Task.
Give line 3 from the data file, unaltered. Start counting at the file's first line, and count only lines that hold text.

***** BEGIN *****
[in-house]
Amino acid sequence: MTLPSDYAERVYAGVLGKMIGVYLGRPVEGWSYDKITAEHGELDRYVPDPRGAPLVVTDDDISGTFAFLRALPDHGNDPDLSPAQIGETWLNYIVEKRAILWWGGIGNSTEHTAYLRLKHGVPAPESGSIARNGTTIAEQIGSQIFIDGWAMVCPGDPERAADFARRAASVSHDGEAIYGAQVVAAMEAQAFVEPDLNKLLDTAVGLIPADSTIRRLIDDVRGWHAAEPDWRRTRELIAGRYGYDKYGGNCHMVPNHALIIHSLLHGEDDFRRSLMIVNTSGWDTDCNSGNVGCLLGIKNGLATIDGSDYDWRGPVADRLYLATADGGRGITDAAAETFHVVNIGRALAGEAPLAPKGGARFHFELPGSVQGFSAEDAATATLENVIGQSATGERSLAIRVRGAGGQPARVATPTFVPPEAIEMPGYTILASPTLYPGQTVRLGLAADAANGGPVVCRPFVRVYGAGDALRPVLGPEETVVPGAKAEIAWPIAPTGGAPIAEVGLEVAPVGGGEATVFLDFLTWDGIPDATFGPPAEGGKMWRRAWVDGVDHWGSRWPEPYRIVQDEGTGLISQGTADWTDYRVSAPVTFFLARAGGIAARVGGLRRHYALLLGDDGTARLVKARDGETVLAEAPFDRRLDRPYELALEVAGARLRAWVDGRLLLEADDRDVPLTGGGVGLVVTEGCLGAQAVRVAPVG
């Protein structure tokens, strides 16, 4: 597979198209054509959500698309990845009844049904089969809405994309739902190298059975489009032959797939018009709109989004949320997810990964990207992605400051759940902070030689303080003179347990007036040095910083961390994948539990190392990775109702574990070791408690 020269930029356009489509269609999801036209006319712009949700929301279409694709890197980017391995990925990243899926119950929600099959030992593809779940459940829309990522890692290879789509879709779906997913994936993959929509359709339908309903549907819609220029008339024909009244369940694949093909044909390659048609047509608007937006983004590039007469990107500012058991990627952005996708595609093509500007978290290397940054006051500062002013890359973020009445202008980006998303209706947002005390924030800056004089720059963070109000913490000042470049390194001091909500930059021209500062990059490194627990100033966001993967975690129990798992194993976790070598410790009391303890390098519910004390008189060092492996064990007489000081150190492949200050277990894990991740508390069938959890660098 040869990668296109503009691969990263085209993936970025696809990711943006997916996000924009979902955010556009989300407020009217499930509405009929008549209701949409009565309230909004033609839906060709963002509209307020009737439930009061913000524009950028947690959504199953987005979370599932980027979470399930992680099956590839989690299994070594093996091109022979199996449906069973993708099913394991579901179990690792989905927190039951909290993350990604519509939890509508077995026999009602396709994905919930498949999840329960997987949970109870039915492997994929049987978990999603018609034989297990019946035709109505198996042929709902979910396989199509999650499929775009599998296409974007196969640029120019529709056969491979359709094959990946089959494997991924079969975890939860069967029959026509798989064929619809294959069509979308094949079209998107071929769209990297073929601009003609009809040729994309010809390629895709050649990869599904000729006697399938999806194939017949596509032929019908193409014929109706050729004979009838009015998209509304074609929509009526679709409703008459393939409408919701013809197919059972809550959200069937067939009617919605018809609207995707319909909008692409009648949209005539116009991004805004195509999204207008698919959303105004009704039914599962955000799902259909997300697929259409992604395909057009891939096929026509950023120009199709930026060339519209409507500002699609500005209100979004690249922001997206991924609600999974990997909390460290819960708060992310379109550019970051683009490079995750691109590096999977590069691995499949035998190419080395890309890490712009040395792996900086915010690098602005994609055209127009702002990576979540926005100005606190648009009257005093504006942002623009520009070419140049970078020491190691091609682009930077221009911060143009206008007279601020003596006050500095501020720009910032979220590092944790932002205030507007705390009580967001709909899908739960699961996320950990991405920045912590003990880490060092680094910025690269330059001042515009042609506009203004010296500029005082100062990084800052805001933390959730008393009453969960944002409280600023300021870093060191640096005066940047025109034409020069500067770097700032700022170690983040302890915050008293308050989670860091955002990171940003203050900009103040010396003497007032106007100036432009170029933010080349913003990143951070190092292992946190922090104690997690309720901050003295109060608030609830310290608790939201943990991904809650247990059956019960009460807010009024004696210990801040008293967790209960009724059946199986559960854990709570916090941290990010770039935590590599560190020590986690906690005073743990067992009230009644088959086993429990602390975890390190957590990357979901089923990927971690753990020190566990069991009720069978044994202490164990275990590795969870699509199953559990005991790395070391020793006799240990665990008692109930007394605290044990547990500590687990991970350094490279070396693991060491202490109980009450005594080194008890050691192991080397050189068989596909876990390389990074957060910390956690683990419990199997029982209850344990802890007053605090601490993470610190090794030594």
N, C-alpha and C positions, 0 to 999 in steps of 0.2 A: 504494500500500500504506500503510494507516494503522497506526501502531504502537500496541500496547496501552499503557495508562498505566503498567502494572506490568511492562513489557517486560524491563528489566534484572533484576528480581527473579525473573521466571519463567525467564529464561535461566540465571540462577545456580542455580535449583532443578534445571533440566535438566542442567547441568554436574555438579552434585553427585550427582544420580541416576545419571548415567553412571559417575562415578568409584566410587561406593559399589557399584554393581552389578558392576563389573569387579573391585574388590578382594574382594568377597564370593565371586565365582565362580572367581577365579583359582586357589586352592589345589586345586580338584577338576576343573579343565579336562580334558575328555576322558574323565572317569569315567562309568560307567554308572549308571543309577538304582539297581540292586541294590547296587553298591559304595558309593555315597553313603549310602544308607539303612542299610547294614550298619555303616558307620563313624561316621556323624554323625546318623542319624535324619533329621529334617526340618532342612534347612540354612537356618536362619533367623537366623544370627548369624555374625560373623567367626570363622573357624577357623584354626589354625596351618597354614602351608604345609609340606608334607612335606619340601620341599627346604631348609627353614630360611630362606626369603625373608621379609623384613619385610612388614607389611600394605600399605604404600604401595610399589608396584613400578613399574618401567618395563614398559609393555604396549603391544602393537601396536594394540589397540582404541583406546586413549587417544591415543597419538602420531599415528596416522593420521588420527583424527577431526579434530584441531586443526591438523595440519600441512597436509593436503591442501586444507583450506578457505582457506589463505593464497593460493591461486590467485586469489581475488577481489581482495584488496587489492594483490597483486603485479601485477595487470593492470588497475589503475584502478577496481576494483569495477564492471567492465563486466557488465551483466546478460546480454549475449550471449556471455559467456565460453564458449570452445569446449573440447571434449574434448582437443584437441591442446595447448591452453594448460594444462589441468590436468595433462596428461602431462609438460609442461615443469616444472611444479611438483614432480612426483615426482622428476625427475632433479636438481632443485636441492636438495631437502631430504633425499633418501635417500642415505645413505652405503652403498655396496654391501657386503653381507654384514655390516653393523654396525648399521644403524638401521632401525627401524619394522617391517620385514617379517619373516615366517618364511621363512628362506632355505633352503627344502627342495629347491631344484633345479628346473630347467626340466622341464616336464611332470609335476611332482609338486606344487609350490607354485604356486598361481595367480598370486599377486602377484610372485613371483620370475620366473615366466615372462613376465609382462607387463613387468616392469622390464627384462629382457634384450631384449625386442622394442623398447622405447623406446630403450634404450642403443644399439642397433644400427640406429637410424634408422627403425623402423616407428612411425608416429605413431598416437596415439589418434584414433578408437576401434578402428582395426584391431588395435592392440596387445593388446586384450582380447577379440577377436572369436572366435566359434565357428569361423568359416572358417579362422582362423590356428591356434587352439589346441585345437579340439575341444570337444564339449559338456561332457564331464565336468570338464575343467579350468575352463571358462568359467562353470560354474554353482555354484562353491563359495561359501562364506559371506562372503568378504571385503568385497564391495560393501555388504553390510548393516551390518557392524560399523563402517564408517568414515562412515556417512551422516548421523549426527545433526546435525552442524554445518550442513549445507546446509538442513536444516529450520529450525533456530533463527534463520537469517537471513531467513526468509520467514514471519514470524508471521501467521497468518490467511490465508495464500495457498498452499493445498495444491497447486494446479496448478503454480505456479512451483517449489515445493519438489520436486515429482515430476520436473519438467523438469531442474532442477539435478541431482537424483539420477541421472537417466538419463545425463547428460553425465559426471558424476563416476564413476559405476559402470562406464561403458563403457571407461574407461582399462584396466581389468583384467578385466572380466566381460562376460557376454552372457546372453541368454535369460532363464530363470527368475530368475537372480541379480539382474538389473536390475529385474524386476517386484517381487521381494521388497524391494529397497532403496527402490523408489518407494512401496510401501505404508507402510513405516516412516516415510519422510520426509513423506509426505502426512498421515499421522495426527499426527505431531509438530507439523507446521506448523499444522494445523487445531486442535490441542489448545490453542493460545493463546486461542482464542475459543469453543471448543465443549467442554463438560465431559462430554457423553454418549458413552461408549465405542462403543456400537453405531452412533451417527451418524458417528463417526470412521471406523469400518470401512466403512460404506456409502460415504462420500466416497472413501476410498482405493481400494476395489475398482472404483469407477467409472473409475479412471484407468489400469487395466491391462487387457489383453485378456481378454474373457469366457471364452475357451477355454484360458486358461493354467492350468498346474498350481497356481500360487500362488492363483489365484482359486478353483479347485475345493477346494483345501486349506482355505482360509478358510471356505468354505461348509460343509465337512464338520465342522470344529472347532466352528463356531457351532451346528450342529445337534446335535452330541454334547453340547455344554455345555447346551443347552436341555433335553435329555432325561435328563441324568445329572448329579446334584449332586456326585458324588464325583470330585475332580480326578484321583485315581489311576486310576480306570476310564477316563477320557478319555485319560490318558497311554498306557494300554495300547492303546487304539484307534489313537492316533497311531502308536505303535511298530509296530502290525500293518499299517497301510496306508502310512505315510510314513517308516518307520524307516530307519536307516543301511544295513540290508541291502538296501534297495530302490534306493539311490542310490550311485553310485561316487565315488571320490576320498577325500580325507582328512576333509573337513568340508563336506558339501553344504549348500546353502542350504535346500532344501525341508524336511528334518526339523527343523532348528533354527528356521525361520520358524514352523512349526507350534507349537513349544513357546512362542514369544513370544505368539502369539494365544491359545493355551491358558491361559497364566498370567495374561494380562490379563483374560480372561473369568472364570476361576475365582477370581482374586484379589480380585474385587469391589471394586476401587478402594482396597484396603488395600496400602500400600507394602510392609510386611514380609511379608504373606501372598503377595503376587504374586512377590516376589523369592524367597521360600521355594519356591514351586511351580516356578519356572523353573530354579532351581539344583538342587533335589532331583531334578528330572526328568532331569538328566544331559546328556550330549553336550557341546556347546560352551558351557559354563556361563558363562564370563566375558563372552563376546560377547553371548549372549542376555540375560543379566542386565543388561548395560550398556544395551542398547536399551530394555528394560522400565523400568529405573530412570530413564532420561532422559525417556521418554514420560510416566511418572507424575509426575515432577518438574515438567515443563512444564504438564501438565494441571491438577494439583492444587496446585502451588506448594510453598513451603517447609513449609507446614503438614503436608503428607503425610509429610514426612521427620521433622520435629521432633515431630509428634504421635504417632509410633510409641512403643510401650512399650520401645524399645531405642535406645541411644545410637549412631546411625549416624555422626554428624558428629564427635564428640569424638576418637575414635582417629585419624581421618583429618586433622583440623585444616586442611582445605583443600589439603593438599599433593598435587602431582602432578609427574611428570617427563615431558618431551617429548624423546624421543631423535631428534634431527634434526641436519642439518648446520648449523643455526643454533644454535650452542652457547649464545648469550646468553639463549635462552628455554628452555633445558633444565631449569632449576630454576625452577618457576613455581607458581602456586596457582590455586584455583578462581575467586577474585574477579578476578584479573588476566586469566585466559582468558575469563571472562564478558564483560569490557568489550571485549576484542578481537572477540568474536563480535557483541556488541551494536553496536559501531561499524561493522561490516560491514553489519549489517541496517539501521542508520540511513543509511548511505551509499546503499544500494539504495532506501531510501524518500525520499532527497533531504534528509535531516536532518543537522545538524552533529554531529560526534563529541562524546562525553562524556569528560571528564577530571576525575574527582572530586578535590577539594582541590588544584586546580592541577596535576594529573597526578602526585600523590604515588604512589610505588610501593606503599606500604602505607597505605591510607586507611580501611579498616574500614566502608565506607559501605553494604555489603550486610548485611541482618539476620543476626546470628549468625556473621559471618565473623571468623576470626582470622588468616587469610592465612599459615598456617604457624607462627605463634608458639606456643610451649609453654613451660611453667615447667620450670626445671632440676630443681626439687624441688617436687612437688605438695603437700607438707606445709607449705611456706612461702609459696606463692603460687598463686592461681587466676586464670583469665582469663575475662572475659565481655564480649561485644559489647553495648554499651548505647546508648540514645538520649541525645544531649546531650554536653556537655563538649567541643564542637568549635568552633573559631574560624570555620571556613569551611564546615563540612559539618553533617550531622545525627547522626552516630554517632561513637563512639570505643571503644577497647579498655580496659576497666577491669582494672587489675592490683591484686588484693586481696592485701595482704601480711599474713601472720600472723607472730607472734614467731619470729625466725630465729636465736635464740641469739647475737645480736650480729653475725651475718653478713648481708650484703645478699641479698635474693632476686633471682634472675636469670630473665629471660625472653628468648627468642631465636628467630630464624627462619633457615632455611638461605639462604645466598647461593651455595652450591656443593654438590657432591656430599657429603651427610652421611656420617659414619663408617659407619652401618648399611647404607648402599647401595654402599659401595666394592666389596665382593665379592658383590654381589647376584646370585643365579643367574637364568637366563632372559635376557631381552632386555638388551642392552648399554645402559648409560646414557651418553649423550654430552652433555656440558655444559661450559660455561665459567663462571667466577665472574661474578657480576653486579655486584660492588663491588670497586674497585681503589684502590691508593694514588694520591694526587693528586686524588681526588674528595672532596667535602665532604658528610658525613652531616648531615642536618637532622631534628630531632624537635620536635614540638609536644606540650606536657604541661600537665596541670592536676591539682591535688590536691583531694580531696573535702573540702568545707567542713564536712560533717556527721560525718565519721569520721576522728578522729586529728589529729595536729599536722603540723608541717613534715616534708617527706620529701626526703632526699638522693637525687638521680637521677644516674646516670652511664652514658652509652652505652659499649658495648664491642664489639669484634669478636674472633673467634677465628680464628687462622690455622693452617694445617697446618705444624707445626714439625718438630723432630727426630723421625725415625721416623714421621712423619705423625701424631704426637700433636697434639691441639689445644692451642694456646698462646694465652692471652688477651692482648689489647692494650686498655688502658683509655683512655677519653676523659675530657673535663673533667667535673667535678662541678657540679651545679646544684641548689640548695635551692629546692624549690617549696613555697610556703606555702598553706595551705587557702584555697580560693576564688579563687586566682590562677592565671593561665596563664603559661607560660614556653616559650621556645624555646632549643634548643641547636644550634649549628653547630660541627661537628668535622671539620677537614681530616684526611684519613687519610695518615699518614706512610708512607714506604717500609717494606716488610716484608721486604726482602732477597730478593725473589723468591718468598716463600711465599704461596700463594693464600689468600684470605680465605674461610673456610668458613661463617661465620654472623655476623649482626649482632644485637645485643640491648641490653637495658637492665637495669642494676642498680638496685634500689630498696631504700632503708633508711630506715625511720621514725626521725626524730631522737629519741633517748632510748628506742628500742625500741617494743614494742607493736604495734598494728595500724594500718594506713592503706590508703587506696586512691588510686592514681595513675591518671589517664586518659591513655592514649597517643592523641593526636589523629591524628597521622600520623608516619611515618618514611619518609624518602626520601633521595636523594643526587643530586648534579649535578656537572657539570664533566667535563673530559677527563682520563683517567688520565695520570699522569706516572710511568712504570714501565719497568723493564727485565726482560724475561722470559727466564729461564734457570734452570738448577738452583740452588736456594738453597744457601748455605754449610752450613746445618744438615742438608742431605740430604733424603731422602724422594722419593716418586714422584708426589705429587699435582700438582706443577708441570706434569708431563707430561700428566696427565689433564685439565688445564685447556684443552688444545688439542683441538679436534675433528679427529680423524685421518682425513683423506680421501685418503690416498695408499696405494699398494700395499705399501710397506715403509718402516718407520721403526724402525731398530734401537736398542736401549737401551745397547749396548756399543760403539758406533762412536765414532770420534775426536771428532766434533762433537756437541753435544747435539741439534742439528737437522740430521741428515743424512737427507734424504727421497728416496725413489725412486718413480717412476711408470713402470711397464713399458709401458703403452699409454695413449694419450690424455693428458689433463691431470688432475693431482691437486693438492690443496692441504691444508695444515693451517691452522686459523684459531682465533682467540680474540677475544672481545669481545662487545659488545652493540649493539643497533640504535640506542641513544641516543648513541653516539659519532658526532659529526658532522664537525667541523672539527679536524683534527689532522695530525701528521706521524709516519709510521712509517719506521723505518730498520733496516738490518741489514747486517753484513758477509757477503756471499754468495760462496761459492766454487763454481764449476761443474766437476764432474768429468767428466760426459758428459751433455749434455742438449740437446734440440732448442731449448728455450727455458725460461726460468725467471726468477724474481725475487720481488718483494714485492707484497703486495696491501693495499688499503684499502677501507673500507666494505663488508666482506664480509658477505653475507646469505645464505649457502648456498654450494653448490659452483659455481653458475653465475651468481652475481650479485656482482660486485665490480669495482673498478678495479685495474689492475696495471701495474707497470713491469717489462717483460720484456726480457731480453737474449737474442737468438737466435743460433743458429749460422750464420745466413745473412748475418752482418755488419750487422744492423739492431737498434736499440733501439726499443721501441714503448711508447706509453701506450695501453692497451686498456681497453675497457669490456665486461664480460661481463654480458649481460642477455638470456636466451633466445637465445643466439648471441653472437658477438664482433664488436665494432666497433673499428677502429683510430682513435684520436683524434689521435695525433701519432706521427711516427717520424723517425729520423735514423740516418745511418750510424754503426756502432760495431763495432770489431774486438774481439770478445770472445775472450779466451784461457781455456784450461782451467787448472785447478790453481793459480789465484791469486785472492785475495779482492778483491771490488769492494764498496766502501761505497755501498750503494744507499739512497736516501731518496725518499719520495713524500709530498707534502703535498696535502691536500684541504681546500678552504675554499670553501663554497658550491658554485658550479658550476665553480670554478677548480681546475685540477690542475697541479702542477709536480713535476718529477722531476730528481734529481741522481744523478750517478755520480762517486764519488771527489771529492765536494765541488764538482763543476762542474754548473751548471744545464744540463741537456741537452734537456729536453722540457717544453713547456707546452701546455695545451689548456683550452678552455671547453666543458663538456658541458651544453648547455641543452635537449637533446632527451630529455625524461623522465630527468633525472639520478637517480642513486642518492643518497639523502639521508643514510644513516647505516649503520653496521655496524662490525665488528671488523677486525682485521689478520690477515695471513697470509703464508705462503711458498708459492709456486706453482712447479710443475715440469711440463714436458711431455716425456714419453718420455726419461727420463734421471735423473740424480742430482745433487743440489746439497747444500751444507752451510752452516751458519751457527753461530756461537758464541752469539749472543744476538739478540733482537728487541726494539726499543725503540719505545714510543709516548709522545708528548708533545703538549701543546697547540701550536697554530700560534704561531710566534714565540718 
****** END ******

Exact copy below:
């Protein structure tokens, strides 16, 4: 597979198209054509959500698309990845009844049904089969809405994309739902190298059975489009032959797939018009709109989004949320997810990964990207992605400051759940902070030689303080003179347990007036040095910083961390994948539990190392990775109702574990070791408690 020269930029356009489509269609999801036209006319712009949700929301279409694709890197980017391995990925990243899926119950929600099959030992593809779940459940829309990522890692290879789509879709779906997913994936993959929509359709339908309903549907819609220029008339024909009244369940694949093909044909390659048609047509608007937006983004590039007469990107500012058991990627952005996708595609093509500007978290290397940054006051500062002013890359973020009445202008980006998303209706947002005390924030800056004089720059963070109000913490000042470049390194001091909500930059021209500062990059490194627990100033966001993967975690129990798992194993976790070598410790009391303890390098519910004390008189060092492996064990007489000081150190492949200050277990894990991740508390069938959890660098 040869990668296109503009691969990263085209993936970025696809990711943006997916996000924009979902955010556009989300407020009217499930509405009929008549209701949409009565309230909004033609839906060709963002509209307020009737439930009061913000524009950028947690959504199953987005979370599932980027979470399930992680099956590839989690299994070594093996091109022979199996449906069973993708099913394991579901179990690792989905927190039951909290993350990604519509939890509508077995026999009602396709994905919930498949999840329960997987949970109870039915492997994929049987978990999603018609034989297990019946035709109505198996042929709902979910396989199509999650499929775009599998296409974007196969640029120019529709056969491979359709094959990946089959494997991924079969975890939860069967029959026509798989064929619809294959069509979308094949079209998107071929769209990297073929601009003609009809040729994309010809390629895709050649990869599904000729006697399938999806194939017949596509032929019908193409014929109706050729004979009838009015998209509304074609929509009526679709409703008459393939409408919701013809197919059972809550959200069937067939009617919605018809609207995707319909909008692409009648949209005539116009991004805004195509999204207008698919959303105004009704039914599962955000799902259909997300697929259409992604395909057009891939096929026509950023120009199709930026060339519209409507500002699609500005209100979004690249922001997206991924609600999974990997909390460290819960708060992310379109550019970051683009490079995750691109590096999977590069691995499949035998190419080395890309890490712009040395792996900086915010690098602005994609055209127009702002990576979540926005100005606190648009009257005093504006942002623009520009070419140049970078020491190691091609682009930077221009911060143009206008007279601020003596006050500095501020720009910032979220590092944790932002205030507007705390009580967001709909899908739960699961996320950990991405920045912590003990880490060092680094910025690269330059001042515009042609506009203004010296500029005082100062990084800052805001933390959730008393009453969960944002409280600023300021870093060191640096005066940047025109034409020069500067770097700032700022170690983040302890915050008293308050989670860091955002990171940003203050900009103040010396003497007032106007100036432009170029933010080349913003990143951070190092292992946190922090104690997690309720901050003295109060608030609830310290608790939201943990991904809650247990059956019960009460807010009024004696210990801040008293967790209960009724059946199986559960854990709570916090941290990010770039935590590599560190020590986690906690005073743990067992009230009644088959086993429990602390975890390190957590990357979901089923990927971690753990020190566990069991009720069978044994202490164990275990590795969870699509199953559990005991790395070391020793006799240990665990008692109930007394605290044990547990500590687990991970350094490279070396693991060491202490109980009450005594080194008890050691192991080397050189068989596909876990390389990074957060910390956690683990419990199997029982209850344990802890007053605090601490993470610190090794030594």